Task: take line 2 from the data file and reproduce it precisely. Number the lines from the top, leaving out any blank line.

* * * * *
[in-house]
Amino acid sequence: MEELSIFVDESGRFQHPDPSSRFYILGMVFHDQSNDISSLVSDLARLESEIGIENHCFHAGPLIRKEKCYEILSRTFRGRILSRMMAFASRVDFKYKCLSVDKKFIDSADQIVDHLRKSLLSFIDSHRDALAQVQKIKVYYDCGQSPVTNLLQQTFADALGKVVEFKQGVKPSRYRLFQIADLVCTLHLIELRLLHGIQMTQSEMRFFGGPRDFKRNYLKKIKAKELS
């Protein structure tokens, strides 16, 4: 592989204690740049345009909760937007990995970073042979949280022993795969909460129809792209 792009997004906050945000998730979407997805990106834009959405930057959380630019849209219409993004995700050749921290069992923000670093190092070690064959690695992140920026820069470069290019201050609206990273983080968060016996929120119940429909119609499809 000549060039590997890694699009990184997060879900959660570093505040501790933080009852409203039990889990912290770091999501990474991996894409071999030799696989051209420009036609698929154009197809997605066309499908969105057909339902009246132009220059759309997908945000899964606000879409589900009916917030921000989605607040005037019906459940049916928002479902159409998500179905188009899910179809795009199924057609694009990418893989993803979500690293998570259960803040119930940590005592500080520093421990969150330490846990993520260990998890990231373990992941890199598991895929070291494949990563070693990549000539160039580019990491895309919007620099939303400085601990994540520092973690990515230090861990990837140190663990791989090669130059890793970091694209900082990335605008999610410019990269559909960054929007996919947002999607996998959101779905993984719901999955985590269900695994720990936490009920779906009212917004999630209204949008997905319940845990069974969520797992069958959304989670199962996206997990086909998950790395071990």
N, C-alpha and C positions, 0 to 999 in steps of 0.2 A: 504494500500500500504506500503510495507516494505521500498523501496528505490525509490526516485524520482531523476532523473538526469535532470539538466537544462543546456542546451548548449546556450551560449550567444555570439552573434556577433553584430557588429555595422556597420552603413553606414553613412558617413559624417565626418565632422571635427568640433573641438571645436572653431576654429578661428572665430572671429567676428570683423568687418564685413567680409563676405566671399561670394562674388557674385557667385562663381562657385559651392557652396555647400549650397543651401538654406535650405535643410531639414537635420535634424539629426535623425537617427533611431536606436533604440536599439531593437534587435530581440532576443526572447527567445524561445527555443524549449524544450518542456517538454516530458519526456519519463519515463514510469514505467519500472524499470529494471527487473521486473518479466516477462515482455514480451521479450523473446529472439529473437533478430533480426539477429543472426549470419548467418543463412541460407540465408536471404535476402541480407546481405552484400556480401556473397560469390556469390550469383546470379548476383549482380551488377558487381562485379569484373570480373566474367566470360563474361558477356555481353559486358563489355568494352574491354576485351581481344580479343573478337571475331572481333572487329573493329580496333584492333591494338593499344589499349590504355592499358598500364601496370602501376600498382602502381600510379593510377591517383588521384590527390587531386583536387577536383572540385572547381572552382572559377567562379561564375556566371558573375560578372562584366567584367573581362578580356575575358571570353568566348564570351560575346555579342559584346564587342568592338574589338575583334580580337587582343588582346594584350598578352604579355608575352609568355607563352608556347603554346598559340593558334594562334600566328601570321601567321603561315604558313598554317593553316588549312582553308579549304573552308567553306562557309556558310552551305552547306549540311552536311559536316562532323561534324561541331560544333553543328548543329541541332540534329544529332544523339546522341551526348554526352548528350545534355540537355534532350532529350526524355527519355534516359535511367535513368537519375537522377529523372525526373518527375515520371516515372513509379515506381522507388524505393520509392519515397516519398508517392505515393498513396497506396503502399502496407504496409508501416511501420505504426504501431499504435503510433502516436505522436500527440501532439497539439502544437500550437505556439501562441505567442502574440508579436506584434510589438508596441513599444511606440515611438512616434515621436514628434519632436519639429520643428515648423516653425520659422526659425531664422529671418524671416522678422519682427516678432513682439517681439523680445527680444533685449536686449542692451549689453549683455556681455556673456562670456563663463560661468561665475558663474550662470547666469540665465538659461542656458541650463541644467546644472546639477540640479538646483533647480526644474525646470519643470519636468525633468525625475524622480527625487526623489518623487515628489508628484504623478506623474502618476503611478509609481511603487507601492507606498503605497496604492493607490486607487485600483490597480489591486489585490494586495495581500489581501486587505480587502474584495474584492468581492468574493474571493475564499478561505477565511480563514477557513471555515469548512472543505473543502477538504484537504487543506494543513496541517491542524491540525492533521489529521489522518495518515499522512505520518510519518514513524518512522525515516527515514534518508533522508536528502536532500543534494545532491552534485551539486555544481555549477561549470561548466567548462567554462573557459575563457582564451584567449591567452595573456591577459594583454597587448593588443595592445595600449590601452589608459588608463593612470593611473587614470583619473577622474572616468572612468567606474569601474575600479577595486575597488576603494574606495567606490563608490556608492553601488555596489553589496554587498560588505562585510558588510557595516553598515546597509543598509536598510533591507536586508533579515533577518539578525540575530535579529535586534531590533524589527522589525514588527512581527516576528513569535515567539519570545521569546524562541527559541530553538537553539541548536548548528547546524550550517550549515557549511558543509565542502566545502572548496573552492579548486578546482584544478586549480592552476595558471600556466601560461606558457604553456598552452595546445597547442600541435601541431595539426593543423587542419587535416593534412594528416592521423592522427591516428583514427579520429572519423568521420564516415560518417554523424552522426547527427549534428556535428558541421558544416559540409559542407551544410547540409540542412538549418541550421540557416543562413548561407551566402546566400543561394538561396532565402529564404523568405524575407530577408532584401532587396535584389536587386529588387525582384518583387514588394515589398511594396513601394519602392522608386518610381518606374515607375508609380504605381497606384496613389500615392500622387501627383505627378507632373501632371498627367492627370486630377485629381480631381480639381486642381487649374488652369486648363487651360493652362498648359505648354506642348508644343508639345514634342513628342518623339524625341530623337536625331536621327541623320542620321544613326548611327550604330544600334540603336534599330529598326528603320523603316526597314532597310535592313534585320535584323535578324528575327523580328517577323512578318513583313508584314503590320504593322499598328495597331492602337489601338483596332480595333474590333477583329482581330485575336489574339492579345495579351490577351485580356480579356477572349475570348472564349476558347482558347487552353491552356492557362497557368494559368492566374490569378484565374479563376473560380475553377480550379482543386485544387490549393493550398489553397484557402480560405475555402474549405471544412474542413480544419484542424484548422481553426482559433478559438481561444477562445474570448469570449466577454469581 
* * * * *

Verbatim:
Amino acid sequence: MEELSIFVDESGRFQHPDPSSRFYILGMVFHDQSNDISSLVSDLARLESEIGIENHCFHAGPLIRKEKCYEILSRTFRGRILSRMMAFASRVDFKYKCLSVDKKFIDSADQIVDHLRKSLLSFIDSHRDALAQVQKIKVYYDCGQSPVTNLLQQTFADALGKVVEFKQGVKPSRYRLFQIADLVCTLHLIELRLLHGIQMTQSEMRFFGGPRDFKRNYLKKIKAKELS